Wednesday, August 20, 2008

Random Tales About the Quest for Stewardship III

In her defense, some of her buying is because it's hard to go from a house of 7 to a house of 1. BIG change. It's hard to buy and cook for 1 after you've spent 20 years w/7. If you buy too much in a house of 7 someone will eat it or their friends will. I hate throwing things out. I hate wasting food. But that's the way I was trained. I also don't like clutter but I also don't like dealing with it.

Ecclesiastes says there's a time to save and time to throw away. A time to give and not. Food comes in season and food comes on sale. But in our culture we don't need to buy and save large quantities of food. We don't need to buy and save large quantities of anything. It's always there. In season and out. We don't have to make everything by hand, which would also limit how much you own. We don't need more than a week's worth, or a day's worth of necessities in the city, unless we're preparing for a natural disaster. Don't laugh - we're not immune, especially if we think we are.

Reality check! My kids aren't going to take 1/7 of our combined household clutter when they leave home. They're not. So we're steadily learning to bag, donate, give away, and throw away. Many thanks to my 3rd daughter who randomly appeared in our house as a neat, organized person who throws things away and gets rid of stuff. (We still don't know where she came from. My maternal grandparents, maybe - emphasis on "maybe".)
Once you've got it, once it's in your house - use it, give it, or toss it unless it's seasonal or irreplaceable. That's what I'm working on 20 years late after all my excuses!

We learn how to use our resources from our parents (and the other people we spend time with) by their example - what they allow, what they don't allow. Looking back at our backgrounds George and I tipped the balance away from acute thriftiness to more generous living for our kids. George's parents and grandparents did that for him. My parents and grandparents tended to live the same way as the generation before.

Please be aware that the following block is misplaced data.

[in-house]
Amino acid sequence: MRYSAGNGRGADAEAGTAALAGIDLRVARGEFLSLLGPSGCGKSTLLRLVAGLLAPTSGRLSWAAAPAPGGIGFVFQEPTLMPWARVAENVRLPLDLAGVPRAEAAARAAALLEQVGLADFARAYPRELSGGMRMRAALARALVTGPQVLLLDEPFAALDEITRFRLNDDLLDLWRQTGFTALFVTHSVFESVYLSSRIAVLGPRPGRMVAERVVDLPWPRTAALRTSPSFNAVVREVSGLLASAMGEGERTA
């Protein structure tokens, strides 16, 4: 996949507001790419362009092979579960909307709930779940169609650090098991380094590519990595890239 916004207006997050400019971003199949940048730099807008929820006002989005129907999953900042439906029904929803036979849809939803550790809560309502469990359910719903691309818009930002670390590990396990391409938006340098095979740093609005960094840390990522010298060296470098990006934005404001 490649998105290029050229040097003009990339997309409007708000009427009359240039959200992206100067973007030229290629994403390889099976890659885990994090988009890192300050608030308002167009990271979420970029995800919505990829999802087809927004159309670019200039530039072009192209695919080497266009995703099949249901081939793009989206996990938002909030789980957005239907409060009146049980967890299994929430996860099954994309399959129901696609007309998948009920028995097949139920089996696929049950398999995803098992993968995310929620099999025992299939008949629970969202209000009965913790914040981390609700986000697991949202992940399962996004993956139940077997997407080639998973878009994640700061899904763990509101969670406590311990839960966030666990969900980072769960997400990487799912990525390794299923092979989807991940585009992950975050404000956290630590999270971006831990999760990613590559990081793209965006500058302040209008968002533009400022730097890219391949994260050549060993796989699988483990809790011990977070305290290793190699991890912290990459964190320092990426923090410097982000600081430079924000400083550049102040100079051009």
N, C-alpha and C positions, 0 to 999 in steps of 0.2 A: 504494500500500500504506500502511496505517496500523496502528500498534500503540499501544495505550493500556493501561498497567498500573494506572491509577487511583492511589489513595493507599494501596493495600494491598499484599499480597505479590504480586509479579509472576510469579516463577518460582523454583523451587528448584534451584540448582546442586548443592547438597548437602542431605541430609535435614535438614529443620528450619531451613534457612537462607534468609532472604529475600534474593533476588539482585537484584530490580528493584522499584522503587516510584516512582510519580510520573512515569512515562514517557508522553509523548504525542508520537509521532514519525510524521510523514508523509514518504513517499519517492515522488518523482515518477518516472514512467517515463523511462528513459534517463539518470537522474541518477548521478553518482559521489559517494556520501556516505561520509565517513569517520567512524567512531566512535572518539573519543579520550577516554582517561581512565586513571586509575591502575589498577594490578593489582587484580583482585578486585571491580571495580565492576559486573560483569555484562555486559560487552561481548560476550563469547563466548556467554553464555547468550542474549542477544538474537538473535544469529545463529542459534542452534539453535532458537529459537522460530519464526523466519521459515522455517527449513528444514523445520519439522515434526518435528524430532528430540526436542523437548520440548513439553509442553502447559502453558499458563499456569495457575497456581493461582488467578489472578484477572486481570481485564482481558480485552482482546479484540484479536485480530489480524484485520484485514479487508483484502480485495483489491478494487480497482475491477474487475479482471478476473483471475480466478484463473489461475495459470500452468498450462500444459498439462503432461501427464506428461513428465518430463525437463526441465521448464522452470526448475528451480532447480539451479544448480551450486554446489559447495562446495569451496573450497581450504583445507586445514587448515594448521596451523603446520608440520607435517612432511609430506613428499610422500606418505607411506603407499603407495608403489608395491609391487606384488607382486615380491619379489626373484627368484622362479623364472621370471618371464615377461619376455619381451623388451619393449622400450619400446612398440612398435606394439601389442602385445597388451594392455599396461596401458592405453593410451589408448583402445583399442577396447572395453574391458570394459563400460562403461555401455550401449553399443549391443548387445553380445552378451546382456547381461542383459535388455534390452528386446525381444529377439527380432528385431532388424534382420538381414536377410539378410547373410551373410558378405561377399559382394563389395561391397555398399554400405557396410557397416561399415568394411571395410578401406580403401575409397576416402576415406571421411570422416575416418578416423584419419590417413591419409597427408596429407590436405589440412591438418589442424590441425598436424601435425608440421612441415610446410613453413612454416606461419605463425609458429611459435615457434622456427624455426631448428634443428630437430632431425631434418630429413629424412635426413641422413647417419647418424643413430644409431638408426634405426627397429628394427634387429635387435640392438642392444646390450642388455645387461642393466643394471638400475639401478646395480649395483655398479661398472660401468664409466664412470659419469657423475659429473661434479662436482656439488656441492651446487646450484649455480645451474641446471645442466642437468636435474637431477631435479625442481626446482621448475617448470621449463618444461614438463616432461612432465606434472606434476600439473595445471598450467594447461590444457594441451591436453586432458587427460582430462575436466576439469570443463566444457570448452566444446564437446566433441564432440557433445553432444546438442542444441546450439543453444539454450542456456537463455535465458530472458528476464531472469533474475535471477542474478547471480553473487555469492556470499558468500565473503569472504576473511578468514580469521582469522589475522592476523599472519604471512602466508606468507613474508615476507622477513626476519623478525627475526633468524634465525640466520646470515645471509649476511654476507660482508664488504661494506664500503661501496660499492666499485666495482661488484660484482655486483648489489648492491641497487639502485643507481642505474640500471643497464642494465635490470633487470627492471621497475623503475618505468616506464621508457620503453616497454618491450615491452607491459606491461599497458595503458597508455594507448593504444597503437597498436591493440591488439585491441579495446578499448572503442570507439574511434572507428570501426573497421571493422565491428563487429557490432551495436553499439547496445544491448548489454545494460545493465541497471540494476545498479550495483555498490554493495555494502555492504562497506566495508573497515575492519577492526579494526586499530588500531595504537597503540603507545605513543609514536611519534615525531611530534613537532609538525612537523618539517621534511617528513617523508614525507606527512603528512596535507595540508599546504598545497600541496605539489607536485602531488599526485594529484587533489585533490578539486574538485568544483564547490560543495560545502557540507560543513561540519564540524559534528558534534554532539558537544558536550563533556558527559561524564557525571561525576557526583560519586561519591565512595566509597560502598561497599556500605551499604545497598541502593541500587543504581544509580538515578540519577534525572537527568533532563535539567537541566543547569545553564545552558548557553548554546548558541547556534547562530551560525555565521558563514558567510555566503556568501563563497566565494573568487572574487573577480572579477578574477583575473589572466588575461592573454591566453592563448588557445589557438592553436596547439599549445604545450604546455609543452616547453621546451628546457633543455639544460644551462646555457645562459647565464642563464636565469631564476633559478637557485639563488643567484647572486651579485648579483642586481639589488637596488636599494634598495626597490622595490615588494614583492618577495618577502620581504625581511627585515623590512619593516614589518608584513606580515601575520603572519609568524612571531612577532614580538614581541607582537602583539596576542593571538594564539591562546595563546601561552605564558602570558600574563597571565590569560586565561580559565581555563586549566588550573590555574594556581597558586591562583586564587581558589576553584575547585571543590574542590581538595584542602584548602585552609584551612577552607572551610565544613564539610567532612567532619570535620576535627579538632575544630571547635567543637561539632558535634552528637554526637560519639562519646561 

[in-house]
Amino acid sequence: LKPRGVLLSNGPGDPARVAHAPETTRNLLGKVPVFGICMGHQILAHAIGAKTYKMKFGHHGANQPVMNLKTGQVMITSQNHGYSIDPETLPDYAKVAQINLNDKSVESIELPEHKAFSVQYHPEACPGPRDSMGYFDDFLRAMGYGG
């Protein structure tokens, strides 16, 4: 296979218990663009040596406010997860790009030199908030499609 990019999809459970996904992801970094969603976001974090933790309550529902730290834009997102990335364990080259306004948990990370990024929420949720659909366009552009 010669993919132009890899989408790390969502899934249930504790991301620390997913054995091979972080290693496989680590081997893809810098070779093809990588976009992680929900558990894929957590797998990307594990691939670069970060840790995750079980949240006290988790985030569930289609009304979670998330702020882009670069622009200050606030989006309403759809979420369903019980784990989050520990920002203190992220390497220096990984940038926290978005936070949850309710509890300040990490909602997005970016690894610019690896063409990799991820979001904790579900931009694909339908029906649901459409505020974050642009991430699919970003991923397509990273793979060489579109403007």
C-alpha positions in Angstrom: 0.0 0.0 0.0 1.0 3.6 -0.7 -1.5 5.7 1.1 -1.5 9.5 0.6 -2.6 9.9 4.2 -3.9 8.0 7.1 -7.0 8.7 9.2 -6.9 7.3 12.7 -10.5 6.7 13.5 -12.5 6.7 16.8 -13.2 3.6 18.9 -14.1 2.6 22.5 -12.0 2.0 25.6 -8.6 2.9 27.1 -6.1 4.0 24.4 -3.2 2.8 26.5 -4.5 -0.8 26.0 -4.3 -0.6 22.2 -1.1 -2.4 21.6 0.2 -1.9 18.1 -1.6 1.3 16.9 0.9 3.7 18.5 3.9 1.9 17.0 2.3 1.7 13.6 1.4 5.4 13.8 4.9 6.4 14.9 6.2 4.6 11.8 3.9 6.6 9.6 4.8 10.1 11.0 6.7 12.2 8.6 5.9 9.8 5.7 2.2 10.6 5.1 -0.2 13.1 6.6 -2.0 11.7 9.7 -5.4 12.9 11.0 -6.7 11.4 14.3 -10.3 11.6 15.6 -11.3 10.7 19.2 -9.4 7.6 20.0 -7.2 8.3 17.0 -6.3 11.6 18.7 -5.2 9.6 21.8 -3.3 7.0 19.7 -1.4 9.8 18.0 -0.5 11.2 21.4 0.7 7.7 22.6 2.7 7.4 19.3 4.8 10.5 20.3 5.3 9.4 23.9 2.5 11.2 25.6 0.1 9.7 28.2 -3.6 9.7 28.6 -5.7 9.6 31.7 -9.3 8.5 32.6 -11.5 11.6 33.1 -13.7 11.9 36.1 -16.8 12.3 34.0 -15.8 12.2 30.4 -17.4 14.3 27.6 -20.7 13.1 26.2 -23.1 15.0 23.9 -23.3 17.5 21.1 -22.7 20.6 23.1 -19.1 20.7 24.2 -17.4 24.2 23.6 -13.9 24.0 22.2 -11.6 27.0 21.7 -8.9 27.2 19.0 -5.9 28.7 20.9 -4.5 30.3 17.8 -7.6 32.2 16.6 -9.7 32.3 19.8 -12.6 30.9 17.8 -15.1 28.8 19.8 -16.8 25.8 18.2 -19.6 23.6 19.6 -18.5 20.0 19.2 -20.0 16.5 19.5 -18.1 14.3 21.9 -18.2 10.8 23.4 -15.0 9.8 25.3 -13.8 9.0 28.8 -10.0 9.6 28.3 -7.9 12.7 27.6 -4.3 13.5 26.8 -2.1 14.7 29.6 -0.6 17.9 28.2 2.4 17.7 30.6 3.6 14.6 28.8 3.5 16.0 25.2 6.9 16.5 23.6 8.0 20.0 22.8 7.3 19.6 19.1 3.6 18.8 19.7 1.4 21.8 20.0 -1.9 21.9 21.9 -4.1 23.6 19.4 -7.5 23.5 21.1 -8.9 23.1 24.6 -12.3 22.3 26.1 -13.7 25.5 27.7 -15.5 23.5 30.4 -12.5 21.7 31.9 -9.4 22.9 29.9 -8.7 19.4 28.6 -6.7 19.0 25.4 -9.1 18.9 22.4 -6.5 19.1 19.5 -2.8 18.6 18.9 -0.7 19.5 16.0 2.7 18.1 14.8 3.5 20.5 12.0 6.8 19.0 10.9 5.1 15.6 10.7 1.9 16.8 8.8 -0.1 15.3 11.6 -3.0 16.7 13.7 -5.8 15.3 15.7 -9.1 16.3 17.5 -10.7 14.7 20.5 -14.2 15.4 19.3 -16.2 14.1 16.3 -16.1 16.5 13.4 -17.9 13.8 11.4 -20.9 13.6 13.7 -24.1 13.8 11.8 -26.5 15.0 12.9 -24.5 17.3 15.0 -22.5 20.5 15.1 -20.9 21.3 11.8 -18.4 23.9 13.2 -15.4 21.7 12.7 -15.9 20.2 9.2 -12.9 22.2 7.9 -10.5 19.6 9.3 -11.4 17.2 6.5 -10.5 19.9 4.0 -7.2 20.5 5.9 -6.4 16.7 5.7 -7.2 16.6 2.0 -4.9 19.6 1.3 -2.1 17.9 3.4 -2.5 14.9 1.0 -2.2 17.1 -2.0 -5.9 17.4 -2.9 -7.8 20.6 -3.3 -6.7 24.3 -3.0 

We learn from our elders but then times change, life-styles change. You marry someone who didn't grow up the way you did or who works a job that requires a different lifestyle than the one you grew up with. You become part of a group of people who don't live the way you grew up. You have to rethink and readjust. If we're smart we'll keep going back to scripture.

A work in progress - God isn't through with us yet. I'm still trying to learn kingdom stewardship. My husband sees stewardship more from a business perspective. I just want to live right, give, and not have so much stuff to deal with. Actually, over the years, I'm not sure that any of us were actually trying to learn kingdom stewardship. We reduced it to work, tithing, sharing, saving, giving. And maybe that's the heart of it. We've even revisited the concept of tithing. We lived knowing we'd give account to Someone someday for our choices - the One with the cattle on 1000 hills, rich, generous, wise, non-patronizing. . . then He was poor but still giving. . . then He had nothing, or so it seemed, and He was still giving. The best steward ever!

In God's house, giving brings greater return than saving and being stingy. Living and giving! Our culture encourages borrowing to do that. We become slaves to someone besides our own savings or our own expected income. But if we're borrowing what isn't ours, it isn't ours. It's isn't ours to live with. It isn't ours to give. It never belonged to us in the first place.

Hmmm. . . it could be said that we're given a borrowed life to start with, lol, which is why stewardship matters . . . more theology than I want to ponder right now . . . another time . . .

No comments:

Post a Comment